In failing to consider the negative consequences of this path, your career may be put at risk, often without you being aware of it. There is a good chance that this thought never occurred to you. You are, after all, a human being. The majority of people make mistakes on a daily basis. An error of this type, however, could be detrimental to your professional development.

    Posts and thoughts can be restricted to the audience that you choose, but this could create a wormhole for future problems at work. The effects of social media on your current job, your entire career, and the possibility of you changing careers by switching employers should be considered moving forward. Neither you nor the organization for which you are employed will be able to escape scrutiny for the mistakes you have committed.

    Social Media Tips for Continued Career Development

    It is important to consider the potential tribulations you may incur as a result of the social media posts you make, regardless of whether you are satisfied with your current position or pursuing a career change. Here are some tips to consider. They will highlight the most common mistakes that professionals make due to the intertwining of their professional and personal lives through social media.

    It is advisable to refrain from posting criticisms about current or former employers, employees, or organizations, especially your own. It is inevitable that we will have bad days from time to time. It does not necessarily mean you should rush to your mobile device and begin posting on social media immediately. It is important to be careful about what you say about your career (past and present) and how you say it. It is possible for negative remarks to determine whether or not your career continues positively or whether one bad post will prove to be the end of your career.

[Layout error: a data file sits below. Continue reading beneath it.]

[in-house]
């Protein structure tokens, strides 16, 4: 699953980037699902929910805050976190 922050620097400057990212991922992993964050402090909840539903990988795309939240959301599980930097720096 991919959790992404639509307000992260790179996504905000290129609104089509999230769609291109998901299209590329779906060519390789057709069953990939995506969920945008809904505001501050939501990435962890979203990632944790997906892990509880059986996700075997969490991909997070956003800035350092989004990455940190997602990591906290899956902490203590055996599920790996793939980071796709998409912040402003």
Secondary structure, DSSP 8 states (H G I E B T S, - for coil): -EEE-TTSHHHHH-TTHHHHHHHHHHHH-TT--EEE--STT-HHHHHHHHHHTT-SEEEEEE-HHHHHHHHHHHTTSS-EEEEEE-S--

You are better off not listing your qualifications on your social media accounts than lying about them. Aspiring to have an abundance of credentials is a good thing, but do not use that aspiration as an excuse to tell a bald-faced lie. Be careful not to post qualifications that are not your own. Dishonesty will only damage your brand and undermine your career.

    Be respectful of yourself, your colleagues, your employer, your organization, as well as anyone personally linked to you through your posts and tweets. It goes back to the golden rule we were all taught as children – treat others the way you would like to be treated.

    Disputes about politics have a time and place – social media is not one of them. Does this matter even need to be addressed? The world of politics has been brought to Twitter in an eccentric manner by Donald Trump. Clearly, we have been exposed to the results of an unsubstantiated political debate. If you do not wish to piss off (at least) some of your friends or followers, try to maintain a neutral stance on any political issues. Not only will this benefit your personal life, but it will also have a positive impact on your professional life as well.